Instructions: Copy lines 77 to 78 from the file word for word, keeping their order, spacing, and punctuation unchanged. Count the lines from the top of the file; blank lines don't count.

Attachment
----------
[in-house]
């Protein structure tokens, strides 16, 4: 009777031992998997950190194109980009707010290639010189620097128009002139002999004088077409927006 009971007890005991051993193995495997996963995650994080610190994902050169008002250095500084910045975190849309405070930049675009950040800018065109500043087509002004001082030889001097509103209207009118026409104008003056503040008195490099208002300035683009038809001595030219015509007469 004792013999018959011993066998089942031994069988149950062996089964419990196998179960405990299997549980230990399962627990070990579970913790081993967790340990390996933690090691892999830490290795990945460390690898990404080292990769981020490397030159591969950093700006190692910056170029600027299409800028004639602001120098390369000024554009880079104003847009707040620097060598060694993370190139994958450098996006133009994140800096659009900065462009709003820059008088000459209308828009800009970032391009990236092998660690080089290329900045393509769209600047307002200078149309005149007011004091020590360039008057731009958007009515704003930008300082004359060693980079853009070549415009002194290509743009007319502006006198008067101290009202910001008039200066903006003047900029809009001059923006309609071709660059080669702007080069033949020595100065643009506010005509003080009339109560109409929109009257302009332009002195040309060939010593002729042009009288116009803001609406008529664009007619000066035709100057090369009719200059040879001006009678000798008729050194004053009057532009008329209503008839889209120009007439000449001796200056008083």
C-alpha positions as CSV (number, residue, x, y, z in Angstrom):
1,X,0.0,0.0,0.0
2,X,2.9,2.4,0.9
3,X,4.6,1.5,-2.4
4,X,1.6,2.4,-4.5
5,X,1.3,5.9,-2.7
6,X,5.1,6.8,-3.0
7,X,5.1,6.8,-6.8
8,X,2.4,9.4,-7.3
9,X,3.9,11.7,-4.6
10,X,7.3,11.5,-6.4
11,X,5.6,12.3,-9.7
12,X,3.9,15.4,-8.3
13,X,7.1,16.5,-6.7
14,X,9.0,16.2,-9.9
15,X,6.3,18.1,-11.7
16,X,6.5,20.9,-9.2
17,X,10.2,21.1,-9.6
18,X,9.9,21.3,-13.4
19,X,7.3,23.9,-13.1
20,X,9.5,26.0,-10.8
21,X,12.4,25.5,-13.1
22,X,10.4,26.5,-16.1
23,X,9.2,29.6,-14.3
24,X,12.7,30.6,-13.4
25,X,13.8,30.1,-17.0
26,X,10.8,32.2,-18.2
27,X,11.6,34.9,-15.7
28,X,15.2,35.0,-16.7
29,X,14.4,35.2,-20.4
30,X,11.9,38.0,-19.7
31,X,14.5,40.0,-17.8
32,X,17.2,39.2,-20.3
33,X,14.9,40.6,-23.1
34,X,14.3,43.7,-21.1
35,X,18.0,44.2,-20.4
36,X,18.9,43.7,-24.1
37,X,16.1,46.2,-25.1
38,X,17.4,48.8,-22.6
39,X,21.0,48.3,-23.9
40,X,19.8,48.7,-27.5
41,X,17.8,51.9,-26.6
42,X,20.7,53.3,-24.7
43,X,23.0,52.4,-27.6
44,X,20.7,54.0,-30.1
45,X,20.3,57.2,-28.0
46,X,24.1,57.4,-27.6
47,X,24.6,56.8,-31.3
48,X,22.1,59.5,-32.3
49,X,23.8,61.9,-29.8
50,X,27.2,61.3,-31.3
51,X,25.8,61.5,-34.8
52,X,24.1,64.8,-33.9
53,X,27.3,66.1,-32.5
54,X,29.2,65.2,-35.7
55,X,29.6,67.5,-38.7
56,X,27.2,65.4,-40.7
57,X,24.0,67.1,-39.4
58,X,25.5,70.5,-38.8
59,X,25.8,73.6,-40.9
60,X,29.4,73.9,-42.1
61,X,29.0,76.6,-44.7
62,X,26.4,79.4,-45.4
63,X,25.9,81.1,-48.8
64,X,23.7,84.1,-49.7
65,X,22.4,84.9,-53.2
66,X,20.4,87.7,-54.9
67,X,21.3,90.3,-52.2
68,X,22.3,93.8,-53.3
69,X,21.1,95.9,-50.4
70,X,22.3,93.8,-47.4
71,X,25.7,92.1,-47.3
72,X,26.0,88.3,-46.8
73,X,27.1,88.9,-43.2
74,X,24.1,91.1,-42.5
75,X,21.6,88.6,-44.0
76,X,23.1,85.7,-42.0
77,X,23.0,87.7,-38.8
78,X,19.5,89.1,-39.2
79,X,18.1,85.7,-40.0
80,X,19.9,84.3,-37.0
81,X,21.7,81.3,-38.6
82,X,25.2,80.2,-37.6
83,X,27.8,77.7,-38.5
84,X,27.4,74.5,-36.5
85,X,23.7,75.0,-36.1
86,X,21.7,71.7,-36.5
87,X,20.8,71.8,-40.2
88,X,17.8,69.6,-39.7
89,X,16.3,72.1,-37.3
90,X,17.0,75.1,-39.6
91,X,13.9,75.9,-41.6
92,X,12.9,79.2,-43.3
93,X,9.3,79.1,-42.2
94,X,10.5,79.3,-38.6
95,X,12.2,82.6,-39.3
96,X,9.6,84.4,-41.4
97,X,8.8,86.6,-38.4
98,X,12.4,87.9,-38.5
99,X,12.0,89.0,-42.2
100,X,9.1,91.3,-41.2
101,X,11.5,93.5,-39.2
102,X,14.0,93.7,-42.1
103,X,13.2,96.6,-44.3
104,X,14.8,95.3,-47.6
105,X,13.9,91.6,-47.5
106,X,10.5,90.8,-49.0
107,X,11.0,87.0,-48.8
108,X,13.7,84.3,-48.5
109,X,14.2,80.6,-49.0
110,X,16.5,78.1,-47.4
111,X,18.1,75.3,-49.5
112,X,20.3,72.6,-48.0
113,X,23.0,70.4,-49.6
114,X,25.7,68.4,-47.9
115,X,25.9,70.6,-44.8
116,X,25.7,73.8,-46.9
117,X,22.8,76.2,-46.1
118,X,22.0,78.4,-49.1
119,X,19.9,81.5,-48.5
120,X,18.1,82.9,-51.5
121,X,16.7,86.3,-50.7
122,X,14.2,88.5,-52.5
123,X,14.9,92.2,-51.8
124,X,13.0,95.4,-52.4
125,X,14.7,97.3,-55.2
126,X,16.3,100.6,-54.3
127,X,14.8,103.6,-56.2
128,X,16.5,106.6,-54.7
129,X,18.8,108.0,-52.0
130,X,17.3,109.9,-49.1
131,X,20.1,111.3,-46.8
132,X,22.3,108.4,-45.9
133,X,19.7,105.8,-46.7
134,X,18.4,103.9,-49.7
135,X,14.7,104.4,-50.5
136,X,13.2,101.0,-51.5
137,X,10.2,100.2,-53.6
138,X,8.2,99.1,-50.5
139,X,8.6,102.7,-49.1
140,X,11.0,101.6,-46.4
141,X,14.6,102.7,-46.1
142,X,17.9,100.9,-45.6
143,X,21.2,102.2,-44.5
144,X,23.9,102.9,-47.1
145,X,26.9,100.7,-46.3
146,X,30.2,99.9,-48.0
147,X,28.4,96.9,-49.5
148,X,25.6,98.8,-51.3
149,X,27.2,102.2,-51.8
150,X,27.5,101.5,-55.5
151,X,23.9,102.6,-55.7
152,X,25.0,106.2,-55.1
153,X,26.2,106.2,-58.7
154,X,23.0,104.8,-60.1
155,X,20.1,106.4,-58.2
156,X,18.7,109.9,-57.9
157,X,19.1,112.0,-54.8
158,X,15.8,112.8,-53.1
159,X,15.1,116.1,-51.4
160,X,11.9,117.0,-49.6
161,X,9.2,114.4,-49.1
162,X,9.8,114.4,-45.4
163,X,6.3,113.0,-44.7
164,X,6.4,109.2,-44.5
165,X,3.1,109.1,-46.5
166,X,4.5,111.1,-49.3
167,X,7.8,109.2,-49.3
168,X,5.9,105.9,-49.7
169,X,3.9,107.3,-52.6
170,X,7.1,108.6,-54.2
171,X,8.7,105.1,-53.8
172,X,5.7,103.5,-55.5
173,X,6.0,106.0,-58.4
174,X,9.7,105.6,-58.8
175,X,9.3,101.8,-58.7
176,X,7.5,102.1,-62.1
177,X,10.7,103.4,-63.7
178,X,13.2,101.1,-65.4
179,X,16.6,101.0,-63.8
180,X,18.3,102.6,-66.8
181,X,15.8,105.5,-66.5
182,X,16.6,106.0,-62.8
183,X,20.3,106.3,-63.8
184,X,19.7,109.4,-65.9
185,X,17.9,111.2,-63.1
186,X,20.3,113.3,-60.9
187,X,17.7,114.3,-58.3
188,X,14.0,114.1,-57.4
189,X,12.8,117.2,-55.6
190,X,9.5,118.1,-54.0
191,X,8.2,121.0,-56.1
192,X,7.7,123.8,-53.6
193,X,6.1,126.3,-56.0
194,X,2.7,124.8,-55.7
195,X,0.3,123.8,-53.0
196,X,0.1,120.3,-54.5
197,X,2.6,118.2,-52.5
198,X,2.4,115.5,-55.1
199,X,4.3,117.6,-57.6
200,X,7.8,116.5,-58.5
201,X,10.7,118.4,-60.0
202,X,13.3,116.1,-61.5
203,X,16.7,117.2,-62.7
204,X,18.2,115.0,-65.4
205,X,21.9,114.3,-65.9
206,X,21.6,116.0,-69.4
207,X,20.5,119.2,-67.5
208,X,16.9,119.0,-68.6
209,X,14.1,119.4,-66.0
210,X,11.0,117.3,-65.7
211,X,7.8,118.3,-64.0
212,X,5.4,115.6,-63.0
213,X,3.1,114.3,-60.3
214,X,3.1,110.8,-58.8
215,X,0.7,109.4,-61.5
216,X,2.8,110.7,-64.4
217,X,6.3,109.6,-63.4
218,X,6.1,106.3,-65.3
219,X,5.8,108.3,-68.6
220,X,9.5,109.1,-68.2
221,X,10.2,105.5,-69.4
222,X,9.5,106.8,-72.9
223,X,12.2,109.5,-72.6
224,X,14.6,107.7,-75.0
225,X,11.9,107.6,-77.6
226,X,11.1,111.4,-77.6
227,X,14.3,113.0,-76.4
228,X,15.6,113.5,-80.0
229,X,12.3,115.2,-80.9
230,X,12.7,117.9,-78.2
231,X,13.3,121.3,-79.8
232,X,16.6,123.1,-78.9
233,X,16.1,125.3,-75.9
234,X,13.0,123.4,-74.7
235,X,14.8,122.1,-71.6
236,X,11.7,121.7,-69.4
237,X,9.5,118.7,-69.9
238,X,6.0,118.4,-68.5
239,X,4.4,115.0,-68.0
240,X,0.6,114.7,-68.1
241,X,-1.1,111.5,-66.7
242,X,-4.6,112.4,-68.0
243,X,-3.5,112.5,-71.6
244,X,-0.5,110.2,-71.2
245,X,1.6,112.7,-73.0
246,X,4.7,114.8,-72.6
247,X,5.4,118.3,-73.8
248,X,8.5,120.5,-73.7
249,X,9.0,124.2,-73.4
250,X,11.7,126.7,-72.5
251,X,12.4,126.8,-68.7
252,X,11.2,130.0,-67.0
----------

74,X,24.1,91.1,-42.5
75,X,21.6,88.6,-44.0